Title: The twilight of hierarchy: speculations on the global information society
Author: Harlan Cleveland
Address: Professor and Dean, Hubert H. Humphrey Institute of Public Affairs, University of Minnesota, Minneapolis, Minnesota, USA
Abstract: The paper examines the consequences of the ''informatization'' of society, a term originated in France which describes what is happening to some of our key concepts and conceptions as the convergence of computers and telecommunications makes information the dominant resource in post-industrial society. The inherent characteristics of information provide some clues as to what that portends for the future. Information is expandable, is not resource-hungry, is substitutable, transportable, diffusive and can be shared. We will make trouble for ourselves by carrying over into our thinking about information, concepts developed for the management of things (property, depletion, depreciation, monopoly, unfairnesses in distribution, geopolitics, the class struggle and top-down leadership). Because we can no longer rely on old assumptions, the new information environment is likely to modify our inherited thinking about rule, power, and authority. In the past the inherent characteristics of physical resources made possible the development of hierarchies of power based on control, hierarchies of influence based on secrecy, hierarchies of class based on ownership, of privilege based on early access to valuable resources and of politics based on geography. These five bases for discrimination and unfairness are crumbling today and will force changes in some long-standing hierarchical forms of social organization. Information technologies will be assimilated without turmoil only if scholars recognize the need to rethink their disciplines in light of the erosion of societies based on material resources and industrial production, if citizens get used to the responsibility that goes with the influence and power almost casually available to them through access to information, and if generalist leaders are able to rethink the nature of leadership.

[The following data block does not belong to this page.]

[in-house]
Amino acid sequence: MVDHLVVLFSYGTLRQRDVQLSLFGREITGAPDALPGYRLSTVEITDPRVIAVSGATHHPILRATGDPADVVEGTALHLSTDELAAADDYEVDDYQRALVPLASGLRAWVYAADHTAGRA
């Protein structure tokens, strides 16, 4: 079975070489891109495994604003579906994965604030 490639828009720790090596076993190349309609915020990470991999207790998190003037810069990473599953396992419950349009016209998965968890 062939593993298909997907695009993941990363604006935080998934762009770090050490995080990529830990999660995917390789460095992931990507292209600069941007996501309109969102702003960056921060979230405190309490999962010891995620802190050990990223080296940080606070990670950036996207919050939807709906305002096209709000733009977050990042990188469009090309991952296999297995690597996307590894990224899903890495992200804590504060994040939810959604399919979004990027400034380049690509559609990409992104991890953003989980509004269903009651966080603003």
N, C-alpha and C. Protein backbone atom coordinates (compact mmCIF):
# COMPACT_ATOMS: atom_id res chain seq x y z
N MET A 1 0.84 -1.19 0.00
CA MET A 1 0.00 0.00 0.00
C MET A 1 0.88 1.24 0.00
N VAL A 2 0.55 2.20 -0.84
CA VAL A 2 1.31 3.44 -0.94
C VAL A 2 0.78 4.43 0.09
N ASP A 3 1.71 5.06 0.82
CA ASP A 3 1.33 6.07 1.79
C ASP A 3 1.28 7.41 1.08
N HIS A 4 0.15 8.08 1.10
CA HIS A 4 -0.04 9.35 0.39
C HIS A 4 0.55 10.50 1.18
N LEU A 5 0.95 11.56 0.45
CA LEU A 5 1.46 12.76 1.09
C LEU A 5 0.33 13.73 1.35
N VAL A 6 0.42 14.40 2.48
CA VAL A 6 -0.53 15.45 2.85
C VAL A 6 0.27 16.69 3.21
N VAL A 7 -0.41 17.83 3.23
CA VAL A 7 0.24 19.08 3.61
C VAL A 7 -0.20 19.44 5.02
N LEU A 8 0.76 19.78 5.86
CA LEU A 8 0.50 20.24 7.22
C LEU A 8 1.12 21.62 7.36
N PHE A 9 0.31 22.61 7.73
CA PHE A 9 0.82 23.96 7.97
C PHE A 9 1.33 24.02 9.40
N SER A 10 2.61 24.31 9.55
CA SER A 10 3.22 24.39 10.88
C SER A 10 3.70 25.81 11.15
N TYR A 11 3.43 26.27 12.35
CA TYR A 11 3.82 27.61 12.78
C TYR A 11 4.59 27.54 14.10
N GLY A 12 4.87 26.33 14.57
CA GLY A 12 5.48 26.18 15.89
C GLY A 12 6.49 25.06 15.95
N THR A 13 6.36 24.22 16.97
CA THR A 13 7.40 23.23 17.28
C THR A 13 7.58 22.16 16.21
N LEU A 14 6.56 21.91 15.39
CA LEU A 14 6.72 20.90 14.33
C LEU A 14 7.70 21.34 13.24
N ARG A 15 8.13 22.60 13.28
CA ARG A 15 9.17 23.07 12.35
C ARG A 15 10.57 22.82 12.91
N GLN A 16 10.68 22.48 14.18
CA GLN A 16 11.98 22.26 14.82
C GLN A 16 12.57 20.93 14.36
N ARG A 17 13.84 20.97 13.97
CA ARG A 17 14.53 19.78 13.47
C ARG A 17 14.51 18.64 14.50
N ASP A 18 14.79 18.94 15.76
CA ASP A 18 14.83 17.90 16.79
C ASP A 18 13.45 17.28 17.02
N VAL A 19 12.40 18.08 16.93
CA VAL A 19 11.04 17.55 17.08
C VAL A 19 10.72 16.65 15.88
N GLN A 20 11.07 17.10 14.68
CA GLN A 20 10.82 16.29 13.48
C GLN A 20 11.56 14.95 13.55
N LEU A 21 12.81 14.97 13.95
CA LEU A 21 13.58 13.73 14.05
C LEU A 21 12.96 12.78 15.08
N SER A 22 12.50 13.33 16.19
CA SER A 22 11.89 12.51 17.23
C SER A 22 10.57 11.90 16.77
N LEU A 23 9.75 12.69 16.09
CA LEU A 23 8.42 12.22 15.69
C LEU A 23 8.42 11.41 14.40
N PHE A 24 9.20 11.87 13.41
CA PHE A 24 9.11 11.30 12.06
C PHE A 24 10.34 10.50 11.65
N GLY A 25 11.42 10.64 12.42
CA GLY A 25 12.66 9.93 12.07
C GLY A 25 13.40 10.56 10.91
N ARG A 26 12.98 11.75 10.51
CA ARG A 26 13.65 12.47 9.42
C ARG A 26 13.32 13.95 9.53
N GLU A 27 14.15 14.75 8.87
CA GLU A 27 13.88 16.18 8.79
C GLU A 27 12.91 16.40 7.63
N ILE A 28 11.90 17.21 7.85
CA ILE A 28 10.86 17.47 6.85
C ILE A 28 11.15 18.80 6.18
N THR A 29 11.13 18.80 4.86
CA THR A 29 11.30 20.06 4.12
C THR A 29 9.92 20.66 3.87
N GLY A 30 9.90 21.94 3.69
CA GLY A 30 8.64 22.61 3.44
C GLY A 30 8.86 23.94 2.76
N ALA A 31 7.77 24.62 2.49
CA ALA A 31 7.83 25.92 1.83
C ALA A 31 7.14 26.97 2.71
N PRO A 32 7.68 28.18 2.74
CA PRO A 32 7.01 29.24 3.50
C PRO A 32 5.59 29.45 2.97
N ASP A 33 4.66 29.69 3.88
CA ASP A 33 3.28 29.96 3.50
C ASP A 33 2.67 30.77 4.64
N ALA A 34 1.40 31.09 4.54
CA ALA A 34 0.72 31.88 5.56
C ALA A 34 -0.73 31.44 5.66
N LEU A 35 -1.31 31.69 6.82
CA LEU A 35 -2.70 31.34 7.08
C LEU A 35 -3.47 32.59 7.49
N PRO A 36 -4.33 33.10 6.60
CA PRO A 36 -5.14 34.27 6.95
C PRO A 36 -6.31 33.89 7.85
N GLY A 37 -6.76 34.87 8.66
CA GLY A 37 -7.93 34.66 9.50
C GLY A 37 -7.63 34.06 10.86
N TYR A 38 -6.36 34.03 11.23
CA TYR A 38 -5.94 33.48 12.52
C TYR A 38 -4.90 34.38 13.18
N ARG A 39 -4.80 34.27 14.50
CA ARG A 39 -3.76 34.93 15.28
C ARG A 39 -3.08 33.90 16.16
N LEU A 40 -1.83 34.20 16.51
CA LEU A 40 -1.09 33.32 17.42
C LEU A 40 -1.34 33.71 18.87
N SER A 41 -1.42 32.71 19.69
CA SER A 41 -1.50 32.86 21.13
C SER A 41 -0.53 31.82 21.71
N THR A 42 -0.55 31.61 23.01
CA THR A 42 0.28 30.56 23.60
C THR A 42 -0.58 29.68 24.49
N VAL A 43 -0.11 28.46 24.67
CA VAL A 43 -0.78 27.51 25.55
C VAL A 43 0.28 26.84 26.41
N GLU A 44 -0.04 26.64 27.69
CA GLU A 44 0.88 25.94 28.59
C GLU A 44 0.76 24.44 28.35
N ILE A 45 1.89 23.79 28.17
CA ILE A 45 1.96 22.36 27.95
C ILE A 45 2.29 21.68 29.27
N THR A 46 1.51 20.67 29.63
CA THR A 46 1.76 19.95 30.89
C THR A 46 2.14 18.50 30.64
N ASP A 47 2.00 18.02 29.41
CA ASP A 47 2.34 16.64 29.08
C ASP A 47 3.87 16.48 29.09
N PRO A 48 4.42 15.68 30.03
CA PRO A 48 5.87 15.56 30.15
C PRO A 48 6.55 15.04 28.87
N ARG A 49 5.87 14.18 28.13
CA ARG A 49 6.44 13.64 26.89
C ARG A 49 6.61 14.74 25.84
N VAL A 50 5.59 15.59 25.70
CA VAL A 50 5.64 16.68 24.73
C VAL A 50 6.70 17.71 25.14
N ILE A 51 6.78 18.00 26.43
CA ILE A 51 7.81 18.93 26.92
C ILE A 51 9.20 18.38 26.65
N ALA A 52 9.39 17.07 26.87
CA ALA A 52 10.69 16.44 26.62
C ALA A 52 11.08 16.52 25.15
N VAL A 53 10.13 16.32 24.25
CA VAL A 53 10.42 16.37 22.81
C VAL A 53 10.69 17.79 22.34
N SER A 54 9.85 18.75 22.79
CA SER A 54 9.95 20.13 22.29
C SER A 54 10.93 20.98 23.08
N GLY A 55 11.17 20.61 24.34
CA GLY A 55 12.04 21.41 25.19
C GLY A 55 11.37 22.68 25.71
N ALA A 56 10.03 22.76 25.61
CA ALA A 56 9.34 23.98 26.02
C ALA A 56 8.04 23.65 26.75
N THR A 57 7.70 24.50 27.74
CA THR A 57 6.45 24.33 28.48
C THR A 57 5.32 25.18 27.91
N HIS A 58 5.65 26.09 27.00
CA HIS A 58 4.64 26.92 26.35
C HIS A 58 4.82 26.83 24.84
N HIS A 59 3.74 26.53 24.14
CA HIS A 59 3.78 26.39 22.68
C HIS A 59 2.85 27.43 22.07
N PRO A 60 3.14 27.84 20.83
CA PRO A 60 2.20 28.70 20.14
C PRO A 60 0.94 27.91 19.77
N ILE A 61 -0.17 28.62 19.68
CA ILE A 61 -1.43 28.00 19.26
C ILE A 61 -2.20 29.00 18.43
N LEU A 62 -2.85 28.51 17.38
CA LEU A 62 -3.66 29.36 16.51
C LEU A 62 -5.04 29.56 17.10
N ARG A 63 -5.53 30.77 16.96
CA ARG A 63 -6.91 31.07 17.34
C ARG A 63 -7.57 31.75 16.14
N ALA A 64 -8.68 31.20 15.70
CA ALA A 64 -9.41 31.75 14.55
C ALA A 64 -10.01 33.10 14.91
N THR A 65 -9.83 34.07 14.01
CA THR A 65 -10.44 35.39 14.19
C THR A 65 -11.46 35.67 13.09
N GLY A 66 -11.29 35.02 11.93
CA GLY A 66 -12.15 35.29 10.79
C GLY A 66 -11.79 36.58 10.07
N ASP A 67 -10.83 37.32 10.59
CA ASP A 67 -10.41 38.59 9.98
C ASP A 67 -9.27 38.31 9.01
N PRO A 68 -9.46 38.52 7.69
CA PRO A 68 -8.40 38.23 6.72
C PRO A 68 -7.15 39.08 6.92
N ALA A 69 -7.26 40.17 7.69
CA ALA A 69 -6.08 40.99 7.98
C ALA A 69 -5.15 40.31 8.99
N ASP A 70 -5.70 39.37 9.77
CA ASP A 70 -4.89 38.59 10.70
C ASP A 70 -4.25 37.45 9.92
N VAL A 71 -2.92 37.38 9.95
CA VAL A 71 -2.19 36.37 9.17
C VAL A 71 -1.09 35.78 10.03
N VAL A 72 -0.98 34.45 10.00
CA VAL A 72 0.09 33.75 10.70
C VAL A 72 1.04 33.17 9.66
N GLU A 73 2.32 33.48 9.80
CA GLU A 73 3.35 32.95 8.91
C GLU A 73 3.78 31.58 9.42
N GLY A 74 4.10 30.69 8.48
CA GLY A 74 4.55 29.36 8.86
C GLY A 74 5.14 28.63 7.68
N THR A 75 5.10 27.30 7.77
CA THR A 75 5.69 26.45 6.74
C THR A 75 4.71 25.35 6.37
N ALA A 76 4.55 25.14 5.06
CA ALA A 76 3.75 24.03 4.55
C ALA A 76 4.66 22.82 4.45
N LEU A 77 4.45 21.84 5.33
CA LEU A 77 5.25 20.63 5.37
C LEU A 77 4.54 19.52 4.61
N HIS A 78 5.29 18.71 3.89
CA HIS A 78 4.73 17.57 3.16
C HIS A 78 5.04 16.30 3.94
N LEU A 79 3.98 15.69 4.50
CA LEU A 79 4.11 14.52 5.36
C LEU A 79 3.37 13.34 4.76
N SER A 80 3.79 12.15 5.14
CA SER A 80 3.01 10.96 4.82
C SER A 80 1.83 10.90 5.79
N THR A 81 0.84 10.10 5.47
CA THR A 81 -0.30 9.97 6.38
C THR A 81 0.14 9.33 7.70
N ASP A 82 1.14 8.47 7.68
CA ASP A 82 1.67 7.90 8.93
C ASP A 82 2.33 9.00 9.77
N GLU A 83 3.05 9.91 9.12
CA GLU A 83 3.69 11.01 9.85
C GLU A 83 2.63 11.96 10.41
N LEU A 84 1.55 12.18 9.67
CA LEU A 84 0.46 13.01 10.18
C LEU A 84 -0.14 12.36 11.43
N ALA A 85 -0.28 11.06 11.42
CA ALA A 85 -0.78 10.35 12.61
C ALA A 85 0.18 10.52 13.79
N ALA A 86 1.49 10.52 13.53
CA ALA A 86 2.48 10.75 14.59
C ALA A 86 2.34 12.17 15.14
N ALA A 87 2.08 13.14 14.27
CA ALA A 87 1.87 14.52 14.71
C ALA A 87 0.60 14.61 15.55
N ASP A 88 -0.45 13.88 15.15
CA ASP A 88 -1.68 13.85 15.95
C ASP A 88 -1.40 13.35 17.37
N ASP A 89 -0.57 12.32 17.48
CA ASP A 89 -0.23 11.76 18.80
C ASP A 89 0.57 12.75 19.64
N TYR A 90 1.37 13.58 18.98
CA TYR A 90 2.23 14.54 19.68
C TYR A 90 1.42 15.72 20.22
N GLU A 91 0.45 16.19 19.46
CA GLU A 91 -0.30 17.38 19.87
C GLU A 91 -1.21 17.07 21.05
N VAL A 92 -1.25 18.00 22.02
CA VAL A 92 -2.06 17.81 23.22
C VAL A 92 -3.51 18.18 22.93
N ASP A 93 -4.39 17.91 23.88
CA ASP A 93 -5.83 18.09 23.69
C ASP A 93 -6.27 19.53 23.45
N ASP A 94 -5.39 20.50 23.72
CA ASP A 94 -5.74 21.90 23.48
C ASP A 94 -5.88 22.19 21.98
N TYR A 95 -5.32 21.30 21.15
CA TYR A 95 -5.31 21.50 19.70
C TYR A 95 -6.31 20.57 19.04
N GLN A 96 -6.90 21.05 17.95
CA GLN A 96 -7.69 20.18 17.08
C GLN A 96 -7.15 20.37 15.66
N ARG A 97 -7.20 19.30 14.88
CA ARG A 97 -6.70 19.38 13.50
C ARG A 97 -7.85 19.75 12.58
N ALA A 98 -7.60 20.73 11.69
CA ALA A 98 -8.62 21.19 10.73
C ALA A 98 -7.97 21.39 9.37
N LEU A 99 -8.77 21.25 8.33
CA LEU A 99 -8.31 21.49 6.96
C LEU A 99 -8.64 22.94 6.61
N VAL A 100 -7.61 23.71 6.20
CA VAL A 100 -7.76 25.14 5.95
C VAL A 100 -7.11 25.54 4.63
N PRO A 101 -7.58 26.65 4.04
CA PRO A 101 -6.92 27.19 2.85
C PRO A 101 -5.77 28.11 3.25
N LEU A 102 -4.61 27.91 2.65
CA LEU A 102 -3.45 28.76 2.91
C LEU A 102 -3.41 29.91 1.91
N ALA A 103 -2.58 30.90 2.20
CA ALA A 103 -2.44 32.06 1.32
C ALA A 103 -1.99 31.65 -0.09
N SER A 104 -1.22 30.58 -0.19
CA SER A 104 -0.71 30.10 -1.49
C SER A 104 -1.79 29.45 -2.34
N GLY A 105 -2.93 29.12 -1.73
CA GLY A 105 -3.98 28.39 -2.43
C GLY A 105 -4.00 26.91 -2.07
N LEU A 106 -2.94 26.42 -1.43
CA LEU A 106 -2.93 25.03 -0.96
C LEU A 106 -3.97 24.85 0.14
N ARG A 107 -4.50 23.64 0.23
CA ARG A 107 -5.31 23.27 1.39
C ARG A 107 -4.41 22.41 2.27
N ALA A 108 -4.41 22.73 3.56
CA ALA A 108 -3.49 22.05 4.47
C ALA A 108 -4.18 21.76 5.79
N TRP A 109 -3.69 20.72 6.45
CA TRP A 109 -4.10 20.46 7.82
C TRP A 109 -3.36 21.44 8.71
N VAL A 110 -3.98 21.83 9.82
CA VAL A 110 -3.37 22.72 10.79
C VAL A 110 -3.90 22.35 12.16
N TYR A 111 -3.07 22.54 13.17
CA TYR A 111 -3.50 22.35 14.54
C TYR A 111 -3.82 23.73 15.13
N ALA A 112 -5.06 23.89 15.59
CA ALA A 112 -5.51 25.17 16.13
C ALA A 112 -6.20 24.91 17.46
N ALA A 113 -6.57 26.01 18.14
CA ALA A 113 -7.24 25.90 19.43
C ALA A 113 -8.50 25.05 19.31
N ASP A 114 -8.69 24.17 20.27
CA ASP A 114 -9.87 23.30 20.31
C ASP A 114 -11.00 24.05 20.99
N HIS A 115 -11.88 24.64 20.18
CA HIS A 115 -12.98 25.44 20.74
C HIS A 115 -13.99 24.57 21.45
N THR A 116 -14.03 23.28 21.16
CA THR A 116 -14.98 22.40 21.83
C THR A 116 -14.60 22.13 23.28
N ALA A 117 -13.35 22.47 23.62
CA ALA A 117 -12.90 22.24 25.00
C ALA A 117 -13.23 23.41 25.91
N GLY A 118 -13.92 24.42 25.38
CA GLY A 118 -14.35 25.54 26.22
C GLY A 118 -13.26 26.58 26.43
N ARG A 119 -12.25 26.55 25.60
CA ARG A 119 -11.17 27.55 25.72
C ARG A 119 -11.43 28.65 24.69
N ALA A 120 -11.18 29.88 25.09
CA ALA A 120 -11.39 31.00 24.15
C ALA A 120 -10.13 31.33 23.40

Keywords: information technology; informatisation; hierarchies; post-industrial society; social organisation; global information society; technology management.
Int. J. of Technology Management, 1987 Vol.2, No.1, pp.45 - 66
Available online: 27 May 2009